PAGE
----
Wednesday, February 1, 2012

Why Cuevas ‘forced’ to deny Inquirer story

Retired Supreme Court Associate Justice Serafin Cuevas was forced to deny a Philippine Daily Inquirer report regarding his claim that a Malacañang emissary had asked him to withdraw as lead defense lawyer for Chief Justice Renato Corona after “a dressing down” from an Iglesia ni Cristo (INC) official.

An INC insider said leaders of the religious group were shocked upon reading the newspaper story in which Cuevas said that an emissary whom he described as a “Malacañang rah-rah boy” had approached him to ask that he quit as chief defense counsel in Corona’s impeachment trial.

But what peeved the INC hierarchy, the source said, was Cuevas’ disclosure that the move to get him to withdraw was tied up with the case of ousted National Bureau of Investigation Director Magtanggol Gatdula.

Cuevas said the Malacañang emissary had told him Gatdula would be spared of any criminal charge if Cuevas quit the Corona defense team.

Both Cuevas and Gatdula are members of the INC. A justice department panel has recommended the filing of criminal charges against Gatdula for his alleged involvement in the kidnapping of an undocumented Japanese woman.

Inquirer story correct
“Ka Apin (a reference to Cuevas) was called to the INC headquarters in Quezon City right after the story came out in the Inquirer,” said the source, who sought anonymity for fear of punitive action from his religious group. “He was given a dressing down because he mentioned Gatdula in the interview.”

“Your story is correct,” the source added, referring to the Inquirer article.
The source also said that Cuevas, 83, would not be disciplined despite his blooper given his advanced age.

The source said the dressing down took place before Cuevas appeared at the Senate on Monday and that the INC was upset Cuevas had dragged the organization’s name in the interview with the Inquirer.

“A lay member should not talk about or make references to the INC as an institution. Only the ministers [can], and (Cuevas) is not even one,” the source said.

‘Lapse in judgment’
The source said that after Cuevas was reprimanded (pinagalitan), “Ka Apin had to do an about face at the risk of losing his credibility.”

“Had Ka Apin limited himself to the discussion of pressure from Malacañang, there wouldn’t have been any problem. But the thing was that he had to mention the quid pro quo (palit-ulo) about Gatdula.”

“The mention of Ka Tanggol’s (a reference to Gatdula) name was considered a lapse in judgment on the part of Ka Apin,” the source added. “The INC was displeased so there was extreme pressure to deny.”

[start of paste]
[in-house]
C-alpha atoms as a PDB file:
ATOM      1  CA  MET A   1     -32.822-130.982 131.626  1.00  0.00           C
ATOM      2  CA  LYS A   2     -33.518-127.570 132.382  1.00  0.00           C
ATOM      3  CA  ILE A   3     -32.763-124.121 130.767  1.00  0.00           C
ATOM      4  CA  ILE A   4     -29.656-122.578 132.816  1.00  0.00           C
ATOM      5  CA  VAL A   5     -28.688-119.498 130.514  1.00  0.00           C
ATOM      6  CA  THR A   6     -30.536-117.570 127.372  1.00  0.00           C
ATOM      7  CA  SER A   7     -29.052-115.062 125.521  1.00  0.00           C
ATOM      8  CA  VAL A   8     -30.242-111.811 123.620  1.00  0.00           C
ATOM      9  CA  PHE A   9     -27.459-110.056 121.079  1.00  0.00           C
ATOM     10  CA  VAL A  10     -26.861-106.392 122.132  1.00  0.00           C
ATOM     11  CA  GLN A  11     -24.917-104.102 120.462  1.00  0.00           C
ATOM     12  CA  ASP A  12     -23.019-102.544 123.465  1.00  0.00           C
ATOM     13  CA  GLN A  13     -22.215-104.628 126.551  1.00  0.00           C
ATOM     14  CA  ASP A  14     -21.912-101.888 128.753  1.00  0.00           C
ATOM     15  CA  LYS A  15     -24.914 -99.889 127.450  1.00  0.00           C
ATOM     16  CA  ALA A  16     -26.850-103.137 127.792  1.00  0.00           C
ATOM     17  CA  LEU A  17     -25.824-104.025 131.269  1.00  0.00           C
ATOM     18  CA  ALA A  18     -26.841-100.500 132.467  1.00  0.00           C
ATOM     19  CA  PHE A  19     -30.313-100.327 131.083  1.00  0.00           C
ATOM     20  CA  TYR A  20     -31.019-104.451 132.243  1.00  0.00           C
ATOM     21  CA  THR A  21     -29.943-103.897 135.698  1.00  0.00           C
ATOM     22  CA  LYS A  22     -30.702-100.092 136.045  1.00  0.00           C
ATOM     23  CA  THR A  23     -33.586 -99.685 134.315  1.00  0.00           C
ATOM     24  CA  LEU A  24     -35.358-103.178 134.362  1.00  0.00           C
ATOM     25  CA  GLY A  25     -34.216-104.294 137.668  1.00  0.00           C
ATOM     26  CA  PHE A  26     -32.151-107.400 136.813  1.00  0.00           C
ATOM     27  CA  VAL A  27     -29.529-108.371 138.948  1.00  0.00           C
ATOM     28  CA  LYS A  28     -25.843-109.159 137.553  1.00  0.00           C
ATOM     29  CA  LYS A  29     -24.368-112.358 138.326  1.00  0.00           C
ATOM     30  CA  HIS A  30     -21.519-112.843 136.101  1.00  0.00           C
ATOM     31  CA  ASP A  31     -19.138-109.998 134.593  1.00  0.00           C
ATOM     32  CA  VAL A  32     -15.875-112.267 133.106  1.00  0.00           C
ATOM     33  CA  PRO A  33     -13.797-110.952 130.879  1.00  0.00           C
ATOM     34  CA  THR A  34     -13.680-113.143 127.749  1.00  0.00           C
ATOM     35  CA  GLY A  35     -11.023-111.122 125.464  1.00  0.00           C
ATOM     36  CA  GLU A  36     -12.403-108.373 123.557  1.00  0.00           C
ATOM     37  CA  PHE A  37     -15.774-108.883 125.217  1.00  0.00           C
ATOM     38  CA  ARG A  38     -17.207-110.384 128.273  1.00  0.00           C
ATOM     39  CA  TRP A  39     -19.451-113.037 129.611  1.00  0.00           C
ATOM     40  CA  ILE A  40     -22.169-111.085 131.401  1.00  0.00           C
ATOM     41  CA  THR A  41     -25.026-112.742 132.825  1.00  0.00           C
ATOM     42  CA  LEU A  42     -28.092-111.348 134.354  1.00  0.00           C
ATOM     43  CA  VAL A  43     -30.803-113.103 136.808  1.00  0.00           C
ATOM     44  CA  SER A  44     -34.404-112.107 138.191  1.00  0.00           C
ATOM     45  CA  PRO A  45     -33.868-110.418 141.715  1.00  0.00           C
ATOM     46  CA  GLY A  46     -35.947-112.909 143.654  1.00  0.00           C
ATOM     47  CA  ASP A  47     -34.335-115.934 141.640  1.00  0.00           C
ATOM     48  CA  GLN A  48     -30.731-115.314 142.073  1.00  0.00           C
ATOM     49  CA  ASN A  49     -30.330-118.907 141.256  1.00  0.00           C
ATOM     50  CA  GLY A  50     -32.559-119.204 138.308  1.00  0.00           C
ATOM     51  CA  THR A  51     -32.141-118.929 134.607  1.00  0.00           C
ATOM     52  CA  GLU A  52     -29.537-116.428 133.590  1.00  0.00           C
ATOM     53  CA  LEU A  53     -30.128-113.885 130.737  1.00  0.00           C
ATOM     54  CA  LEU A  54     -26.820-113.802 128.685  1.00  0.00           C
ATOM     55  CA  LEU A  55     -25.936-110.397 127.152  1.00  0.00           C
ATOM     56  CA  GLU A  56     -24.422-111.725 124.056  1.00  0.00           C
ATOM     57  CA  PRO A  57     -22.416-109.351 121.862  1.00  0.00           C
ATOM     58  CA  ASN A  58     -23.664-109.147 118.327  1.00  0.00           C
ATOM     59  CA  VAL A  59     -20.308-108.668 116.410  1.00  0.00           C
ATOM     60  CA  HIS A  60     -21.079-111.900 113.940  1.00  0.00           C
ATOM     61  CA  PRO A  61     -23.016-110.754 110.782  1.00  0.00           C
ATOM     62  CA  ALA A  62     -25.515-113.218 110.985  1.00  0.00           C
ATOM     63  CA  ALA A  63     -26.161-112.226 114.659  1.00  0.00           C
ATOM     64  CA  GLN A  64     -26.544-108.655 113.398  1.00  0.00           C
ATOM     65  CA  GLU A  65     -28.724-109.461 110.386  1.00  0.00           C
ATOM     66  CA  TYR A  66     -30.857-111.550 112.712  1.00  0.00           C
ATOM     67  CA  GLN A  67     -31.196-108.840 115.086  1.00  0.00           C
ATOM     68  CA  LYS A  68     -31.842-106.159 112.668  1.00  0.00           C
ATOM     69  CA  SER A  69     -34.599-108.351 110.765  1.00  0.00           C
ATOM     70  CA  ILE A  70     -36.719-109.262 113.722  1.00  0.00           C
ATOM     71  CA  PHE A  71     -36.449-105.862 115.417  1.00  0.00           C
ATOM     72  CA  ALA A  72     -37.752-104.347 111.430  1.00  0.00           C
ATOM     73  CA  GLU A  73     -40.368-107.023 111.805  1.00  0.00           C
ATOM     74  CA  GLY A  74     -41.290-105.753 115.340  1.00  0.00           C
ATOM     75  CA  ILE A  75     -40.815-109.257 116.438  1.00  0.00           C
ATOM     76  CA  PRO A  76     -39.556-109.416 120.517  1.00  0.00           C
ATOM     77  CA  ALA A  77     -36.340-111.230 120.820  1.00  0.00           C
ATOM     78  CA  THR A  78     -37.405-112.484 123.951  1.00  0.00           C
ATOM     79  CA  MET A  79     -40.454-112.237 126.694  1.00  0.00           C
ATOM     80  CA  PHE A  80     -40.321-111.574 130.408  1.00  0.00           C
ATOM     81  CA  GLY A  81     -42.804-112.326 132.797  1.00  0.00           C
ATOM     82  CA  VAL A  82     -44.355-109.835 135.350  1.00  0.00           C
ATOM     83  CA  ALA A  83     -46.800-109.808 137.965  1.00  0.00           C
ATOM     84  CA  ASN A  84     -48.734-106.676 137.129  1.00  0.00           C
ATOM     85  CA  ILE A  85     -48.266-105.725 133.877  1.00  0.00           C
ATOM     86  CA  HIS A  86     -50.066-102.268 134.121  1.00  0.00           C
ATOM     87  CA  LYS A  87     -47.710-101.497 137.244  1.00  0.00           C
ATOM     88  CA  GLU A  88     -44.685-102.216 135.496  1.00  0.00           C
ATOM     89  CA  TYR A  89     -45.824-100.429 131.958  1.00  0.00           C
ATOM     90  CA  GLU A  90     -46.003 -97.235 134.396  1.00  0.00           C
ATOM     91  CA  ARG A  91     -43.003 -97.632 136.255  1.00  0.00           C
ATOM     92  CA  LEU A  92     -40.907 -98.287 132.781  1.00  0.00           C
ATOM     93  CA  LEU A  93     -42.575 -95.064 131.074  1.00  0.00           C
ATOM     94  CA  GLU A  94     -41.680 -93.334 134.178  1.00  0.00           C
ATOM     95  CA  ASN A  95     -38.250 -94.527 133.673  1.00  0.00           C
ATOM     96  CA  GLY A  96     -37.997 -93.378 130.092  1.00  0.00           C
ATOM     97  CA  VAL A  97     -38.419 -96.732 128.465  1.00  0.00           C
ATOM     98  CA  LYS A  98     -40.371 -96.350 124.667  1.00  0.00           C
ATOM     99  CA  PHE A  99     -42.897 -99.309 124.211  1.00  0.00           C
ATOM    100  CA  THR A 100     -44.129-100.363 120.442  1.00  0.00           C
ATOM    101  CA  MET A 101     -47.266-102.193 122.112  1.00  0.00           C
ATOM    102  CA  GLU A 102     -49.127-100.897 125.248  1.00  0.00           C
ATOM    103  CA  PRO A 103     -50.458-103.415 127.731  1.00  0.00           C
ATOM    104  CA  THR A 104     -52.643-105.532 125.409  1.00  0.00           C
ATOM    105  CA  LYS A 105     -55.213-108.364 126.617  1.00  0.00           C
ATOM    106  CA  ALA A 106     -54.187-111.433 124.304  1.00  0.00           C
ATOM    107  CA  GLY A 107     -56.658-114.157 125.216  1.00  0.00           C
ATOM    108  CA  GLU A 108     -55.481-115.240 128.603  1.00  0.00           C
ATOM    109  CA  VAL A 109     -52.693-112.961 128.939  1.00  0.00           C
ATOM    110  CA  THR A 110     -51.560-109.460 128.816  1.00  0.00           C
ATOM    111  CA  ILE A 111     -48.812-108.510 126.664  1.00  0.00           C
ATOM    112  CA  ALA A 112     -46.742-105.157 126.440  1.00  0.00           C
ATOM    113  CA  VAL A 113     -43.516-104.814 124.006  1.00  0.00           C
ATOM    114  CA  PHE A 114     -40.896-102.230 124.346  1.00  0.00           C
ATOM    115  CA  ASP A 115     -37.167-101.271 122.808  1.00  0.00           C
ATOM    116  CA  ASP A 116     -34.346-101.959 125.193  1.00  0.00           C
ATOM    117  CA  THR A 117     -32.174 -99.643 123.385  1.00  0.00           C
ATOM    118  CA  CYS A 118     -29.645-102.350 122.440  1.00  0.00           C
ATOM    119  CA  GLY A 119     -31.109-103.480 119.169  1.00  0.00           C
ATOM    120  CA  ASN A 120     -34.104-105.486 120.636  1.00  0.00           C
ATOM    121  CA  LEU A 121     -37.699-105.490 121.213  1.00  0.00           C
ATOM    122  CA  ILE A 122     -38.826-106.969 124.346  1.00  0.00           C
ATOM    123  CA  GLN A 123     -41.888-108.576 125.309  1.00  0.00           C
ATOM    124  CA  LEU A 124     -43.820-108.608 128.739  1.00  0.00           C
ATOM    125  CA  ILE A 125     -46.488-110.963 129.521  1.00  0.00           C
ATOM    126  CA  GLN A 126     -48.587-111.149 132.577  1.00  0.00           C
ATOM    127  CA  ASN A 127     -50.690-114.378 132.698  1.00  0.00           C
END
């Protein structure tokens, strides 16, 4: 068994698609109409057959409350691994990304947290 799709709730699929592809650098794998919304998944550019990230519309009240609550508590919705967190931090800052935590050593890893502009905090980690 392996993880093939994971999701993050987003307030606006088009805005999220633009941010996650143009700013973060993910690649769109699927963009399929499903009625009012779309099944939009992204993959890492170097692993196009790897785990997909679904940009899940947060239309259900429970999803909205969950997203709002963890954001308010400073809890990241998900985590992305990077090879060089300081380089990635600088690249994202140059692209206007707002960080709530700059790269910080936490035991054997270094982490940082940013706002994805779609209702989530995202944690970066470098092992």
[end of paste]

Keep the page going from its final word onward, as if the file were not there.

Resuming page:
Message to Palace
The INC source would not confirm whether Gatdula’s appointment as NBI top honcho had been a favor extended to the organization.

However, the source said the choice of Abraham Espejo, a prominent INC member, as Gatdula’s lawyer was supposed to “send a message to Malacañang” to take it easy with the sacked director.

Espejo is the dean of the New Era University College of Law, the source said. “Why would they send in the dean if the hierarchy is treating Gatdula’s situation as an ordinary case?” the source said.

A Malacañang official said the ball was now in Cuevas’ court following the Inquirer’s release of the transcript and audio of its interview with Cuevas, in which the latter said a Palace emissary had tried to prod him into quitting as Corona’s chief lawyer.

“At this point, it will be up to Justice Cuevas to support his (denial) and, until such time, we will defer comment,” deputy presidential spokesperson Abigail Valte told reporters.

Incredulous Leila
Palace officials have denied Cuevas’ allegation and challenged him to identify the “emissary” who approached him. They also said it was not the habit of Malacañang to pressure anyone.

Justice Secretary Leila de Lima rejected Cuevas’ claim that someone from Malacañang tried to pressure him into quitting the Corona defense panel.

“When the report came out, I did not believe it. I seriously doubt that it was true, that somebody (from Malacañang) was talking to him,” De Lima told reporters.
“In the case of NBI Director Gatdula, I was the only one that the President was talking to, although there were (times) that the Executive Secretary joined the discussion, so there’s no such thing,” De Lima said.

De Lima added: “Some sectors are again fabricating stories and putting all sorts of slants in the issue.”  With reports from Christine O. Avendaño and Jerome Aning

Chief Justice Impeachment Trial

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